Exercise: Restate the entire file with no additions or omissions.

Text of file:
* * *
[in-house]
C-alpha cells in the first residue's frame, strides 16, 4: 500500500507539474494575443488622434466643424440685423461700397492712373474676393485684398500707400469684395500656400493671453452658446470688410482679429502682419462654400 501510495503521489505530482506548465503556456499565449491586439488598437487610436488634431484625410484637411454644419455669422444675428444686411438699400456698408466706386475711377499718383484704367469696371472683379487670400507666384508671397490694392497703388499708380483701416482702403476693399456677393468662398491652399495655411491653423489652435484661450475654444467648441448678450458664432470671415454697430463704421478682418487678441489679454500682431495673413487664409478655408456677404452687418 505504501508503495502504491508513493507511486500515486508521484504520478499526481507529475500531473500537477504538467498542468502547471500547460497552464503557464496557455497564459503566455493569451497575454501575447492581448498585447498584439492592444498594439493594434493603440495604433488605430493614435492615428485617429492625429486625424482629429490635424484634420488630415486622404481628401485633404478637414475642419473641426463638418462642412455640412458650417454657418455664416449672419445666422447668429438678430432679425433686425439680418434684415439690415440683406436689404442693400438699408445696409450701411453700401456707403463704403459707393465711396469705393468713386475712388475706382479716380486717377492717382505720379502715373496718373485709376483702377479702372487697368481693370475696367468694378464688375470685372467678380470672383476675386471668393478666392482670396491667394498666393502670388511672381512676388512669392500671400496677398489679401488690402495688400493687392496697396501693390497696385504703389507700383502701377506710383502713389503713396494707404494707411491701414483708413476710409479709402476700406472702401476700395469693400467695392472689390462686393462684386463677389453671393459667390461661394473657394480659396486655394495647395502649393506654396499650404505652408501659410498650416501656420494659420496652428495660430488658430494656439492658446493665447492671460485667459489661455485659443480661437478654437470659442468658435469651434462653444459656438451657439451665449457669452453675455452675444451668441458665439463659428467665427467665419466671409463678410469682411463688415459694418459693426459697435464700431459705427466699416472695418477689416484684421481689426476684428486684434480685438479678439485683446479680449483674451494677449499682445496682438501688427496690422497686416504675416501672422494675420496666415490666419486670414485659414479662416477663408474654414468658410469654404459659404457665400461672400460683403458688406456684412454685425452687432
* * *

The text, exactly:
[in-house]
C-alpha cells in the first residue's frame, strides 16, 4: 500500500507539474494575443488622434466643424440685423461700397492712373474676393485684398500707400469684395500656400493671453452658446470688410482679429502682419462654400 501510495503521489505530482506548465503556456499565449491586439488598437487610436488634431484625410484637411454644419455669422444675428444686411438699400456698408466706386475711377499718383484704367469696371472683379487670400507666384508671397490694392497703388499708380483701416482702403476693399456677393468662398491652399495655411491653423489652435484661450475654444467648441448678450458664432470671415454697430463704421478682418487678441489679454500682431495673413487664409478655408456677404452687418 505504501508503495502504491508513493507511486500515486508521484504520478499526481507529475500531473500537477504538467498542468502547471500547460497552464503557464496557455497564459503566455493569451497575454501575447492581448498585447498584439492592444498594439493594434493603440495604433488605430493614435492615428485617429492625429486625424482629429490635424484634420488630415486622404481628401485633404478637414475642419473641426463638418462642412455640412458650417454657418455664416449672419445666422447668429438678430432679425433686425439680418434684415439690415440683406436689404442693400438699408445696409450701411453700401456707403463704403459707393465711396469705393468713386475712388475706382479716380486717377492717382505720379502715373496718373485709376483702377479702372487697368481693370475696367468694378464688375470685372467678380470672383476675386471668393478666392482670396491667394498666393502670388511672381512676388512669392500671400496677398489679401488690402495688400493687392496697396501693390497696385504703389507700383502701377506710383502713389503713396494707404494707411491701414483708413476710409479709402476700406472702401476700395469693400467695392472689390462686393462684386463677389453671393459667390461661394473657394480659396486655394495647395502649393506654396499650404505652408501659410498650416501656420494659420496652428495660430488658430494656439492658446493665447492671460485667459489661455485659443480661437478654437470659442468658435469651434462653444459656438451657439451665449457669452453675455452675444451668441458665439463659428467665427467665419466671409463678410469682411463688415459694418459693426459697435464700431459705427466699416472695418477689416484684421481689426476684428486684434480685438479678439485683446479680449483674451494677449499682445496682438501688427496690422497686416504675416501672422494675420496666415490666419486670414485659414479662416477663408474654414468658410469654404459659404457665400461672400460683403458688406456684412454685425452687432